Five art shows to see this week: virtual reality, Japanese photography and more

11 – 17 November

Published 11 November 2016

From raucous performance art in Glasgow to a multicoloured adventure into the world of 1970s disco dancefloors, here’s the best art to see this week.

  • Marvin Gaye Chetwynd: Uptight Upright Upside Down

    Centre for Contemporary Arts, Glasgow, 23 November – 8 January 2017

    Cavorting among absurd sets, costumes and collages, with both actors and visitors alike, Chetwynd’s rollicking theatrical happenings are difficult to miss. They form “dense but unexpected arguments for being alive and free to share”, says CCA’s senior curator Remco de Blaaij; “I experience her work as a tackling of fear in times where this fear now has a great influence on our lives”. The Turner Prize nominee has filled the galleries with animated sculptures of characters from previous works, which take as much influence from science fiction as they do Shakespearean feasts and Situationist follies. Throughout the exhibition, Chetwynd will be producing a new chapter of her Hermitos Children project, a raucous, carnivalesque performance played out and filmed among the installations.

  • Marvin Gaye Chetwynd, The Green Room, Nottingham Contemporary, Nottingham, 2014.

    Marvin Gaye Chetwynd, The Green Room, Nottingham Contemporary, Nottingham, 2014.

    Photo San Matthams. Copyright the artist, courtesy Sadie Coles HQ, London

  • Lumen Presents: Adventures in Digital Art

    Winns Gallery, London, 16 November – 3 December

    Nestled amid the grounds of leafy Lloyds Park and the floral fancies of the William Morris Gallery are the latest examples of artistic experiments with pixels, algorithms and virtual universes from across the world. This show features current and previous shortlisted works from Lumen’s pre-eminent prize for digital art, including this year’s Gold Award winner, Hyperplanes of Simultaneity, by Fabio Giampietro and Alessio de Vecchi. Combining familiar canvas painting with Oculus VR headsets, the work “creates the illusion of being immersed in the artwork… conveying the power of the brushstrokes, the vibrancy of the gesture”. Also on show is Bonjour Lab’s Passage, which creates a projection of each visitor’s visual and audio imprint in the gallery, forming a silhouette of data that melts away as “digital rain”.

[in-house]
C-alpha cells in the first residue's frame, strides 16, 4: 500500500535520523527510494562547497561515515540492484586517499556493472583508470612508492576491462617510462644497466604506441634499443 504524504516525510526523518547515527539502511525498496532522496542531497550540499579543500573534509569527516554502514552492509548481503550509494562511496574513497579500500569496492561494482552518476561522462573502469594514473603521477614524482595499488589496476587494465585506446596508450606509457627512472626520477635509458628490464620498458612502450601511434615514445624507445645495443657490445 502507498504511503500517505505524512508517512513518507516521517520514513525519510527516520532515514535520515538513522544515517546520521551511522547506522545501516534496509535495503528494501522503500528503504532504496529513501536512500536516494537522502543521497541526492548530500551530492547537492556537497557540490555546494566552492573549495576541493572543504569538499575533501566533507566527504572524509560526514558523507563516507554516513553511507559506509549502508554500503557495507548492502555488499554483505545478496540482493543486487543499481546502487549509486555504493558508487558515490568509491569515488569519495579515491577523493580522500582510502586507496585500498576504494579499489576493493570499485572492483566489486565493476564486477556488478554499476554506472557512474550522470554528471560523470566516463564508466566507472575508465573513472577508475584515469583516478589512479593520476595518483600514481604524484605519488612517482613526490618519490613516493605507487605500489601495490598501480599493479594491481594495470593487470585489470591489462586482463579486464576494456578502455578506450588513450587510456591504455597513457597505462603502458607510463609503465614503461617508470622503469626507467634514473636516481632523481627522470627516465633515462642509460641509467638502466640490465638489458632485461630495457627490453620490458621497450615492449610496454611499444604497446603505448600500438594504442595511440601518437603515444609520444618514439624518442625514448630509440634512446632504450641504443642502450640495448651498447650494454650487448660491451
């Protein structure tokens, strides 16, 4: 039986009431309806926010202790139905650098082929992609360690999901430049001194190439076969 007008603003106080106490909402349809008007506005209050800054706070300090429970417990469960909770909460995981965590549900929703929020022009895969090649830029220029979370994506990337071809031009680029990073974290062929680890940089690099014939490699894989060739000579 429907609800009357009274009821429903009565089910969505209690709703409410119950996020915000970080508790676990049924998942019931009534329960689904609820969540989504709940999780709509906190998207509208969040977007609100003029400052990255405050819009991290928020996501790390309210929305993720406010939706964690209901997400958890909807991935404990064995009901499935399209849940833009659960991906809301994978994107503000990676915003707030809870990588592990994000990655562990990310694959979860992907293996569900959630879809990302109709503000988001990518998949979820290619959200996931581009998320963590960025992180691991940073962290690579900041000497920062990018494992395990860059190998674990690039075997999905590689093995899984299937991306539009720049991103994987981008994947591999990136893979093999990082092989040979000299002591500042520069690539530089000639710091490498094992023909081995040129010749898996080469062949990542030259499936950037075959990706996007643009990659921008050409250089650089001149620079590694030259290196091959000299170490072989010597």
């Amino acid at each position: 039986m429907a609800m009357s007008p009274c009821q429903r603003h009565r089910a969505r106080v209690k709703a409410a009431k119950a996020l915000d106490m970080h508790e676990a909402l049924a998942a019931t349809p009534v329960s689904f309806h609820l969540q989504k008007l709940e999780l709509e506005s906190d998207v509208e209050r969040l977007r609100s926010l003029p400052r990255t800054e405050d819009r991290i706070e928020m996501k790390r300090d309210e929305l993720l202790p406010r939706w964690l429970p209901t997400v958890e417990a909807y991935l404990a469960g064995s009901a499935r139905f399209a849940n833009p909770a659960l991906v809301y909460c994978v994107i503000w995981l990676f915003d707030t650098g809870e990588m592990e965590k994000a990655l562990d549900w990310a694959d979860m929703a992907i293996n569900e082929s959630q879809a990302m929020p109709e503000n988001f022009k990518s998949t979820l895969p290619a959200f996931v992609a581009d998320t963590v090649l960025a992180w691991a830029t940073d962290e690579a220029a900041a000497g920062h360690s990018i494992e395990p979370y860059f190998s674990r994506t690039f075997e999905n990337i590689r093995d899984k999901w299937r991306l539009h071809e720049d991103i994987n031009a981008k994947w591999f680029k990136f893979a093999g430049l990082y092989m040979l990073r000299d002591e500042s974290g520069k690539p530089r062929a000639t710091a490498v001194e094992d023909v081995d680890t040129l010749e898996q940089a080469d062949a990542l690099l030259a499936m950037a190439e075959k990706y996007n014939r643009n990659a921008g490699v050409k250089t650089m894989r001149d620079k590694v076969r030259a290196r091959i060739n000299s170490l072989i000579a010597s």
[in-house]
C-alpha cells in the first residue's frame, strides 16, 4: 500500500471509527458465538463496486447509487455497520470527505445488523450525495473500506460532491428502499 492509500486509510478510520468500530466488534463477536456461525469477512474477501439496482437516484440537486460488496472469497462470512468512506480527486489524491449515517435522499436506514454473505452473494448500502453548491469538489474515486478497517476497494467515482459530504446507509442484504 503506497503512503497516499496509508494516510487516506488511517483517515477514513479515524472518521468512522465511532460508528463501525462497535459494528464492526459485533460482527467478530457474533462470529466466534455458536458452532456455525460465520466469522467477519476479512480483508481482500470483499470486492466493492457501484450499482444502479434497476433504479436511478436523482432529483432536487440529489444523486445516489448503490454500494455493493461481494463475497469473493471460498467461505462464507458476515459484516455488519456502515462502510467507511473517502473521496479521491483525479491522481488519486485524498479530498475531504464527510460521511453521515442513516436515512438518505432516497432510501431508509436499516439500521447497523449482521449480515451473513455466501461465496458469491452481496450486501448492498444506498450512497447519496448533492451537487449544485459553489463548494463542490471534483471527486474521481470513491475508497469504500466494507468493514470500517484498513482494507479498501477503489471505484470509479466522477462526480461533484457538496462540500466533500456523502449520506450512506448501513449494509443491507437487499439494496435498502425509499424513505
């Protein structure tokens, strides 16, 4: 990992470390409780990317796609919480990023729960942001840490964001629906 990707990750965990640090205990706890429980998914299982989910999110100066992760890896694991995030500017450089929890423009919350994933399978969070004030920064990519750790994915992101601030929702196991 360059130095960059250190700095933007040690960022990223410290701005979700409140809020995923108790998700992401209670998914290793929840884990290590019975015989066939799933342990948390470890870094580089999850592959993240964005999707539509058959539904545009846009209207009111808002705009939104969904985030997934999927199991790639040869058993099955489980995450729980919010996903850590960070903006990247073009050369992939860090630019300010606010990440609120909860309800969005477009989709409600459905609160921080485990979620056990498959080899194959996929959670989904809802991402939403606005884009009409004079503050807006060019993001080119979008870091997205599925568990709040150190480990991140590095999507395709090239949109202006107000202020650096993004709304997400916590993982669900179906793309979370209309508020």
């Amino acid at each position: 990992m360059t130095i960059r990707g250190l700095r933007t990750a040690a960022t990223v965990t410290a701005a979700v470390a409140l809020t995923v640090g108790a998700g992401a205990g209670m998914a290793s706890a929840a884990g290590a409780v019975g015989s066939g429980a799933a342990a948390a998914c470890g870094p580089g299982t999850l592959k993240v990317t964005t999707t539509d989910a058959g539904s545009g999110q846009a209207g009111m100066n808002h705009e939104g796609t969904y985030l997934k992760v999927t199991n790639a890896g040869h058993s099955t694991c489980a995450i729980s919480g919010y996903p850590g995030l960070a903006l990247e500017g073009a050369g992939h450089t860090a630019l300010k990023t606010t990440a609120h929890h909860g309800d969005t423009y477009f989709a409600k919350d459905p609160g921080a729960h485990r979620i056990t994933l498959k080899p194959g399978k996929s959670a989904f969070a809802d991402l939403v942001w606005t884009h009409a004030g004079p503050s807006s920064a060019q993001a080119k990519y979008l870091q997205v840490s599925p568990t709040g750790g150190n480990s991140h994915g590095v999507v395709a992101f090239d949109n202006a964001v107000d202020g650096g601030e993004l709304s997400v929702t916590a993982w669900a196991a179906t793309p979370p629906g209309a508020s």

• Passage, by Bonjour-Lab. Lumen Prize 2013 Silver Award

    Passage, by Bonjour-Lab. Lumen Prize 2013 Silver Award

  • Masters of Japanese Photography

    Sainsbury Centre for Visual Arts, Norwich, until 19 March 2017

    Kikuji Kawada photographed celestial phenomena above Tokyo for thirty years, culminating in his series ‘The Last Cosmology’ – a prolonged, portentous gaze at the sky, capturing eclipses, meteorites, lightning, and a brooding moon hovering over the city. His work is shown here alongside two other notorious 20th century Japanese photographers: Nobuyoshi Araki and Eikoh Hosoe. The latter co-founded the Vivo collective with Kawada and others, pushing their documentary photography toward a more experimental, symbolist, unsettling depiction of post-war and post-Hiroshima Japan.

  • Eikoh Hosoe, Ordeal by Roses #15

    Eikoh Hosoe, Ordeal by Roses #15, 1961.

    © Eikoh Hosoe.

  • Norman Ackroyd: Just Be a Poet

    The Fine Art Society, London, until 30 November

    “I really needed to understand the land I was born in, to be back standing on my own muck”, says the Academician of his six decades depicting the coastlines and landscapes of Britain, after a brief spell in the USA. Through his unerring commitment to crags, skies and chasms, Ackroyd has also strived to follow the advice his tutor at the RCA gave him: “Be single-minded. Just be a poet”. Taking its title from this counsel, this exhibition, showing prints from 1978 to 2000, captures a single-mindedness that has produced an encyclopaedic knowledge of the wild places of the British Isles.

  • Norman Ackroyd RA, From Sutton Bank – Vale of York

    Norman Ackroyd RA, From Sutton Bank – Vale of York, 2009.

    Etching. Courtesy of The Fine Art Society.

  • Astro Raggi: Megan Broadmeadow

    Plymouth Arts Centre, Plymouth, until 7 January 2017

    Megan Broadmeadow – recently awarded the Mark Tanner Sculpture Award – captures the radiant mind of the legendary lighting designer Pasquale ‘Paky’ Quadri through her own sculptures of video, light and illusion. Quadri began experimenting with shadows, bulbs and mirrors at his mother’s kitchen table, and went on to create the fantastical lighting structures that set the stage for 1970s and 80s dancefloors. Synchronising beams to the music’s beats, his lights pulsated throughout disco culture, altering perceptions of architecture and music. As the architectural writer Aaron Betsky said of disco: “Its forms were as ahuman as the sounds: multiple coloured lights, strokes, and mirrored surfaces dissolved space, made bodies seem discontinuous, and exaggerated experiences…[creating] programmed moments of letting go of one’s body, normalcy, and all connections to material reality”.

  • Megan Broadmeadow, 10222

    Megan Broadmeadow, 10222, 2016.

    Courtesy the artist.

  • Alice Primrose is an editorial intern at RA Magazine.

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